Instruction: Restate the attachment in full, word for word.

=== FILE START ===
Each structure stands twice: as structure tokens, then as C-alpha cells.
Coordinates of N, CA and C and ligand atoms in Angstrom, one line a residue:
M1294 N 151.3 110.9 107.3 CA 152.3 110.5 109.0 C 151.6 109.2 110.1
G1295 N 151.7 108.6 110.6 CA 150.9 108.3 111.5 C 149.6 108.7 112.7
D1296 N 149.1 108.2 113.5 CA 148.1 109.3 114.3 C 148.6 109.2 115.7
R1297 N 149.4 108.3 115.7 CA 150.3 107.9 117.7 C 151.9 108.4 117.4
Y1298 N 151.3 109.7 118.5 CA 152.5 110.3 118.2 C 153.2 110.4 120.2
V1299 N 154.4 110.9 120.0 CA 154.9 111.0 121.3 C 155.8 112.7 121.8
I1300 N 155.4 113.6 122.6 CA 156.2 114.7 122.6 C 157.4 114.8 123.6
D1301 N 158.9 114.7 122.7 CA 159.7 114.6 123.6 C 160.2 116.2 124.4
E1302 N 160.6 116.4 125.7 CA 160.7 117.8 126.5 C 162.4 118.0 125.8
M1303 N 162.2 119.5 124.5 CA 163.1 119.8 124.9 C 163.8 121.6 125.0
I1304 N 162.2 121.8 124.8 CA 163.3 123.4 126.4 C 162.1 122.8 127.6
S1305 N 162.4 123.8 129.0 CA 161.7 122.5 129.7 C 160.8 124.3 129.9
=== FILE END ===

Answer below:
Each structure stands twice: as structure tokens, then as C-alpha cells.
Coordinates of N, CA and C and ligand atoms in Angstrom, one line a residue:
M1294 N 151.3 110.9 107.3 CA 152.3 110.5 109.0 C 151.6 109.2 110.1
G1295 N 151.7 108.6 110.6 CA 150.9 108.3 111.5 C 149.6 108.7 112.7
D1296 N 149.1 108.2 113.5 CA 148.1 109.3 114.3 C 148.6 109.2 115.7
R1297 N 149.4 108.3 115.7 CA 150.3 107.9 117.7 C 151.9 108.4 117.4
Y1298 N 151.3 109.7 118.5 CA 152.5 110.3 118.2 C 153.2 110.4 120.2
V1299 N 154.4 110.9 120.0 CA 154.9 111.0 121.3 C 155.8 112.7 121.8
I1300 N 155.4 113.6 122.6 CA 156.2 114.7 122.6 C 157.4 114.8 123.6
D1301 N 158.9 114.7 122.7 CA 159.7 114.6 123.6 C 160.2 116.2 124.4
E1302 N 160.6 116.4 125.7 CA 160.7 117.8 126.5 C 162.4 118.0 125.8
M1303 N 162.2 119.5 124.5 CA 163.1 119.8 124.9 C 163.8 121.6 125.0
I1304 N 162.2 121.8 124.8 CA 163.3 123.4 126.4 C 162.1 122.8 127.6
S1305 N 162.4 123.8 129.0 CA 161.7 122.5 129.7 C 160.8 124.3 129.9